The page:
At first blush, it sounds a bit like psycho-babble and empty of true impact, calling an athlete a "high character guy." So you can give him your wallet and he won't steal your money? Yeah, OK. Great. Whatever. You can trust him with your credit cards. That's nice but, really, how much is a high character guy really worth?
In Jonny Gomes' case, that would be $10 million. Which shows you how precious the commodity is in pro baseball. Yes, a commodity. An asset. A high character guy unites a clubhouse, dissolves factions, promotes responsibility. No team in baseball has so routinely ignored that kind of player and that kind of attitude than the Boston Red Sox, yes, the Red Sox, 25 players taking 25 different cabs after a game. As if 25 players were speaking 25 different languages with no translator and no inclination to find one.
Or, as the Sept. 21 headline over an MLB.com story read: "2012 Boston Red Sox Are One of the Most Dysfunctional Teams in MLB History."
That's why the Red Sox went after Petaluma's Gomes the way a thirsty man goes after a bottle of water. Gotta have it. Need it. Won't make it without it. Talk to any big-league manager and he'll tell you the same thing: His biggest challenge is getting his players to play for teammates first, themselves second.
"I am someone who wears his emotions on his sleeve," said Gomes, an outfielder and designated hitter. "I am someone who is just as happy when a teammate hits a home run as when I hit one. I am someone who has the back of his teammates. I will defend them. You have to be a bit of a chameleon, able to handle different personalities from different cultures, especially now that baseball is global."
Money has changed all of pro sports but never so dramatically as baseball, where the average player's salary in 2012 was $3,440,000, according to CBSSports.com. With nearly every player his own mini-corporation, the tendency can be for a player to pay more attention to what a teammate makes, as opposed to how he plays.
"I am surprised no one has picked this up: Jonny is the perfect teammate," said Gomes' brother, Joey. "If you want him to be team captain, he'll do it. If you want him to be a role player, he'll do it. If you want him to bat leadoff, he'll do it. Jonny never complains about playing time. Jonny can't understand the whining. You're still getting paid, aren't you? You're still on the team, aren't you?"
That selflessness is at the core of Gomes' appeal. Of course, if Gomes' value was just inspiration, the Red Sox would have signed motivational speaker Tony Roberts to play left field. Gomes can hit rocket shots, not as often as he would like but enough that he is a game changer and someone to be respected. Which leads to a most obvious question — with Gomes' short answer a relevant insight into his personality.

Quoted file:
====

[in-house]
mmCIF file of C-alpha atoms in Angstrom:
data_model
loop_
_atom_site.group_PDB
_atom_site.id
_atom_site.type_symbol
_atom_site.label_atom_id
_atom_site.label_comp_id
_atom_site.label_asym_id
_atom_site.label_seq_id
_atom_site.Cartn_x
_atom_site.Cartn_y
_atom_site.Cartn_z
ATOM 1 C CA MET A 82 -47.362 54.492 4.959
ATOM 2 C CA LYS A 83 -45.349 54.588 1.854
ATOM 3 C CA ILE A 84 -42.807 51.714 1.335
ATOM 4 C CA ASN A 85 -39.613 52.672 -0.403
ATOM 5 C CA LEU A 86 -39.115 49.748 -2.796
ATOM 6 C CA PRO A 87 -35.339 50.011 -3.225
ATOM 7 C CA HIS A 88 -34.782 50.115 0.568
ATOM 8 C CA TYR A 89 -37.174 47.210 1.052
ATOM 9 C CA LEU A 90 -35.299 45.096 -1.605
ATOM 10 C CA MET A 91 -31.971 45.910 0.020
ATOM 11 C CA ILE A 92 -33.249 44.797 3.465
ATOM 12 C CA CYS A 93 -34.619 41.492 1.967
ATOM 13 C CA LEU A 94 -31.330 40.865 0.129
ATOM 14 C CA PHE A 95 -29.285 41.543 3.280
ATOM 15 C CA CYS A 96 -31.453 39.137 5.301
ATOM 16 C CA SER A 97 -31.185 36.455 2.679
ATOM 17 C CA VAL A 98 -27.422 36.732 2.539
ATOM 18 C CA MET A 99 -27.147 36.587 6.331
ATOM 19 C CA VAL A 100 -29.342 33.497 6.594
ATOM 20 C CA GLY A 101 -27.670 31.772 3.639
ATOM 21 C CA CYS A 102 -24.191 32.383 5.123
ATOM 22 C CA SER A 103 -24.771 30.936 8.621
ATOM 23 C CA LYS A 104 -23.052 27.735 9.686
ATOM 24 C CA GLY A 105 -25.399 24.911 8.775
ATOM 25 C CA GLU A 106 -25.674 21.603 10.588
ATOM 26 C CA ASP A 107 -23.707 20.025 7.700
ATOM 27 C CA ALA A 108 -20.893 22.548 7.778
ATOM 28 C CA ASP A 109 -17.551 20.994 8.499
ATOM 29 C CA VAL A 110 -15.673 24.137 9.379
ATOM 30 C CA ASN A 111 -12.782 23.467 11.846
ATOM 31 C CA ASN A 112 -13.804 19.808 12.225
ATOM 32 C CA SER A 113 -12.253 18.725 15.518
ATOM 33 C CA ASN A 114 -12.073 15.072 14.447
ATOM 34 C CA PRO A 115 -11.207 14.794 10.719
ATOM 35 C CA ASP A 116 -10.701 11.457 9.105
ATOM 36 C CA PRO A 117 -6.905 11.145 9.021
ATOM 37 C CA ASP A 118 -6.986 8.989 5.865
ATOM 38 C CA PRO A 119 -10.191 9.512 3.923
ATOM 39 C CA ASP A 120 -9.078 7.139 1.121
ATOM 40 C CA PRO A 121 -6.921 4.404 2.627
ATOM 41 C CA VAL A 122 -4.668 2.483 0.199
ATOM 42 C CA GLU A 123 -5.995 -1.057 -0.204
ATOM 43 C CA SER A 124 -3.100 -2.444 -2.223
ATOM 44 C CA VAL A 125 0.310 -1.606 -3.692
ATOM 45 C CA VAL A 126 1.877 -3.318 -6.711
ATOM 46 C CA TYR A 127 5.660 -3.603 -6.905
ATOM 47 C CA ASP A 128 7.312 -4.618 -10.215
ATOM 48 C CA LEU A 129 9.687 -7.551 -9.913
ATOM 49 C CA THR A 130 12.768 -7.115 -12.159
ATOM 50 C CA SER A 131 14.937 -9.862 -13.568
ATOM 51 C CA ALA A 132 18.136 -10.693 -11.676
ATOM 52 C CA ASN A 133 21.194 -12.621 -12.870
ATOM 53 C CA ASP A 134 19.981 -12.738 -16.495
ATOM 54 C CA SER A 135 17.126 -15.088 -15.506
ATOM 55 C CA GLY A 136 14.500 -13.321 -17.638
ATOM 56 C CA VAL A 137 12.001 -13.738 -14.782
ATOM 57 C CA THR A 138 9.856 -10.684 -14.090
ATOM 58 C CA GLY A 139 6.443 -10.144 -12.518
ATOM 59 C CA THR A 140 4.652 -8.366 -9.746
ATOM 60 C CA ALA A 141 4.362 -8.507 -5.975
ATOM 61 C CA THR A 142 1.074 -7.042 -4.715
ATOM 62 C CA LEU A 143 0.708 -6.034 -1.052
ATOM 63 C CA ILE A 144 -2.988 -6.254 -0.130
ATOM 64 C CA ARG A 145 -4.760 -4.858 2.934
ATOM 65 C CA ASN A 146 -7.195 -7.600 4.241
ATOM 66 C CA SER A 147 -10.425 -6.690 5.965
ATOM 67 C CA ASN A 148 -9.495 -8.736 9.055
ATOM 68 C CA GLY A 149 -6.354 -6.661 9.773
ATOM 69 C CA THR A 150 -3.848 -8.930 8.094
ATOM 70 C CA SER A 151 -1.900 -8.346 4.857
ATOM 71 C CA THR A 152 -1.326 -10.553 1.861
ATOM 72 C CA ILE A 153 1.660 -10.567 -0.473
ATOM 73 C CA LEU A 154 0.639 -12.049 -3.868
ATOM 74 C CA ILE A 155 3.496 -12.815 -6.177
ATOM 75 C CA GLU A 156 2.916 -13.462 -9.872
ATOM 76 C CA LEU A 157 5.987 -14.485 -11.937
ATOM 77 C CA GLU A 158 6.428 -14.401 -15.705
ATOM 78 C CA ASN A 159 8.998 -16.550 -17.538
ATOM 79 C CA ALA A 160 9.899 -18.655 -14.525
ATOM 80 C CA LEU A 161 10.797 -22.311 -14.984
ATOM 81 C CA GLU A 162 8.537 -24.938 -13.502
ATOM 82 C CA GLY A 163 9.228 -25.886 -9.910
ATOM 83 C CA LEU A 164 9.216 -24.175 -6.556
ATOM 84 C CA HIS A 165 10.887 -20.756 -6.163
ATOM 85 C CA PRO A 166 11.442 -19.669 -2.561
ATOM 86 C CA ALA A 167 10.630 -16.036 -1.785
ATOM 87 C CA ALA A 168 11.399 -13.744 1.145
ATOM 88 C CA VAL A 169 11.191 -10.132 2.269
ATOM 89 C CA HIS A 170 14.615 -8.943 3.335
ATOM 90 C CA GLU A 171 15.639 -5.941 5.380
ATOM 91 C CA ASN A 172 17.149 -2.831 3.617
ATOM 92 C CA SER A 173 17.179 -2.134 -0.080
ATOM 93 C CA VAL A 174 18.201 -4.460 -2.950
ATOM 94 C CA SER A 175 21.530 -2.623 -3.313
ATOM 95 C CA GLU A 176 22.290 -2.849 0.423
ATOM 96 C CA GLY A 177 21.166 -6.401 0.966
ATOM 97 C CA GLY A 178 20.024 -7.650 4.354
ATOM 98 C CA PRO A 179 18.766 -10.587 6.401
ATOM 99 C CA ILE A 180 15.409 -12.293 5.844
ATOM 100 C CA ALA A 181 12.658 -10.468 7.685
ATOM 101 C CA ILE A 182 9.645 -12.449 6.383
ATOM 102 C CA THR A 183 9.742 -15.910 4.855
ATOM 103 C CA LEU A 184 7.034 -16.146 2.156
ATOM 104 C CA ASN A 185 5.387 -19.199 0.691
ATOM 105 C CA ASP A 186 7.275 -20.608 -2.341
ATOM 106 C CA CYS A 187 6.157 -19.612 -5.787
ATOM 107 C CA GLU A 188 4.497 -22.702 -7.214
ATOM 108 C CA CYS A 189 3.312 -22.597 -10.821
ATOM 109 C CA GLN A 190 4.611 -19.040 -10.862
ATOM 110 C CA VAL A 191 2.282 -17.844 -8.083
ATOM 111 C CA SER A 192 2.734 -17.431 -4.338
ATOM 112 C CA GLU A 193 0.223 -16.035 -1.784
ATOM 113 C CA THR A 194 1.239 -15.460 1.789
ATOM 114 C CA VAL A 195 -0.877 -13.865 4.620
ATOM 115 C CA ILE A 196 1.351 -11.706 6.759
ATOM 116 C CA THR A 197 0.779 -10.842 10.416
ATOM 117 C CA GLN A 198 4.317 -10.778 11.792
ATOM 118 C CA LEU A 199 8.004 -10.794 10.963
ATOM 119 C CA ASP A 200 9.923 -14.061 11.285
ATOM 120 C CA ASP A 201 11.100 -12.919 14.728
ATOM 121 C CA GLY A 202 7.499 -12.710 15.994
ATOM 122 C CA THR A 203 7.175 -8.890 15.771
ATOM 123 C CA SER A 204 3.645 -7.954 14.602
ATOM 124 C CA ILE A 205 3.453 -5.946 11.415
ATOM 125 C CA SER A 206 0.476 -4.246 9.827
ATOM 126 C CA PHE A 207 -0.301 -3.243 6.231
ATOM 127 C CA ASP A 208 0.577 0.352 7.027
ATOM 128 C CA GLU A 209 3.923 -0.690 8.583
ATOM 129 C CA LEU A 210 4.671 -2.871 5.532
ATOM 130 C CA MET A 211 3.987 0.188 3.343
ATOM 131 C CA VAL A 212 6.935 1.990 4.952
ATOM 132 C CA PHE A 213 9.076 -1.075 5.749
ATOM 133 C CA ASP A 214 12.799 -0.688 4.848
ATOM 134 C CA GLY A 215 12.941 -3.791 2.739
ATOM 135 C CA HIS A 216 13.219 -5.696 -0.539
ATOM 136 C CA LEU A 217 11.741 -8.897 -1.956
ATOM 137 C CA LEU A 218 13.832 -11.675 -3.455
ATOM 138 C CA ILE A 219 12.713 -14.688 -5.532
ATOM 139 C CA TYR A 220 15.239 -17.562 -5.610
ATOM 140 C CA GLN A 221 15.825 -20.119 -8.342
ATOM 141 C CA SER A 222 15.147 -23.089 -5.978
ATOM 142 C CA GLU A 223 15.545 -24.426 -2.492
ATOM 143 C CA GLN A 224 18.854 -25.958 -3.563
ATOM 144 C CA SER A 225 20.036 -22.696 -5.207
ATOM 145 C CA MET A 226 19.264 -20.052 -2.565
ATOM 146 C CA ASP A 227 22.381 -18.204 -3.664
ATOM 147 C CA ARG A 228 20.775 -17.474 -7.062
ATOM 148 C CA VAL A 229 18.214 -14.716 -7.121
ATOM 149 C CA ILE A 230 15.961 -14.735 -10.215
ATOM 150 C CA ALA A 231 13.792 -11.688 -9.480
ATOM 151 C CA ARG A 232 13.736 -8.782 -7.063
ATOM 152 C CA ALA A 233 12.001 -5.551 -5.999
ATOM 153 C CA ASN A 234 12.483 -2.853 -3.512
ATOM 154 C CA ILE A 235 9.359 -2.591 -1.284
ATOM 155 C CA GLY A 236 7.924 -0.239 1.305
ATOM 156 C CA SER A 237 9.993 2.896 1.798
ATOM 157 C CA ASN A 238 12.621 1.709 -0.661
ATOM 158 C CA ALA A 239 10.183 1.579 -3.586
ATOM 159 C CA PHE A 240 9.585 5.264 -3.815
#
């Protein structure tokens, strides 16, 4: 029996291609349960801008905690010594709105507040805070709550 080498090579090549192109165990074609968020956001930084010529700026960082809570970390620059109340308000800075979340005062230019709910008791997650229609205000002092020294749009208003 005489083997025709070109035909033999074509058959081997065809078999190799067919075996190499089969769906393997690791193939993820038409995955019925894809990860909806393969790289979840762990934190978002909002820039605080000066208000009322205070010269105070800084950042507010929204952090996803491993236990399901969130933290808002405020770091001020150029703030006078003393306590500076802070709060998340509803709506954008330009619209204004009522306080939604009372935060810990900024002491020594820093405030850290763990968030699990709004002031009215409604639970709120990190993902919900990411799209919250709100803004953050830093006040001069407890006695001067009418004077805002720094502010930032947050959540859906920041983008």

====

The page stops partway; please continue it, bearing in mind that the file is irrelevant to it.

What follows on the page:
How does Gomes resist the temptation of trying to send a ball over Fenway's Green Monster, the left-field wall only 310 feet from home plate?
Pot around Sonoma County
Three Sonoma County cannabis dispensaries will be open for adult-use sales on Jan. 1, 2018:
11 a.m. to 7 p.m.
785 Gravenstein Hwy. S., Sebastopol
SPARC/Peace in Medicine
10:30 a.m. to 7 p.m.
6771 Sebastopol Ave. #100, Sebastopol
Mercy Wellness of Cotati
9 a.m. to 7 p.m.
7950 Redwood Drive #8, Cotati
Pot around Sonoma County
Sebastopol: Adult-use and medical cannabis sales take place at the city’s two dispensaries. Manufacturing and other aspects of the business will be considered in 2018. Indoor cultivation for personal use is allowed.
Cotati: Allows adult-use and medical cannabis sales at its sole dispensary.
Santa Rosa: Medical marijuana businesses are allowed in the city. Santa Rosa will allow sales of adult-use cannabis on Jan. 19. Indoor cultivation for personal use is allowed.
Cloverdale: Up to two cannabis dispensaries are allowed in the city, although there are none currently. Manufacturing, distribution and cultivation business permit applications will be considered on a case-by-case basis.
Petaluma: Allows cannabis delivery services and some cannabis manufacturing but has not allowed any dispensaries inside city limits.
Windsor: Dispensaries and other types of cannabis businesses as well as outdoor cultivation is banned in Windsor. Residents must get a town permit for personal-use cultivation, which is only allowed to occur indoors.
Sonoma city: Cannabis cultivation, indoor and outdoor, is banned but the rule will be reconsidered December 2018. Delivery businesses with headquarters outside the city must acquire a city permit to conduct deliveries in the city. Some personal cultivation is allowed but residents must comply with a variety of city requirements like security systems.
Sonoma County: Rules are in places for medical marijuana businesses and supervisors will consider rules for adult use in 2018.
Rohnert Park: Does not all manufacturing, distributing or selling marijuana within city limits.
Healdsburg: Prohibits medical marijuana dispensaries.
Find more in-depth cannabis news, culture and politics at EmeraldReport.com, authoritative marijuana coverage from the PD.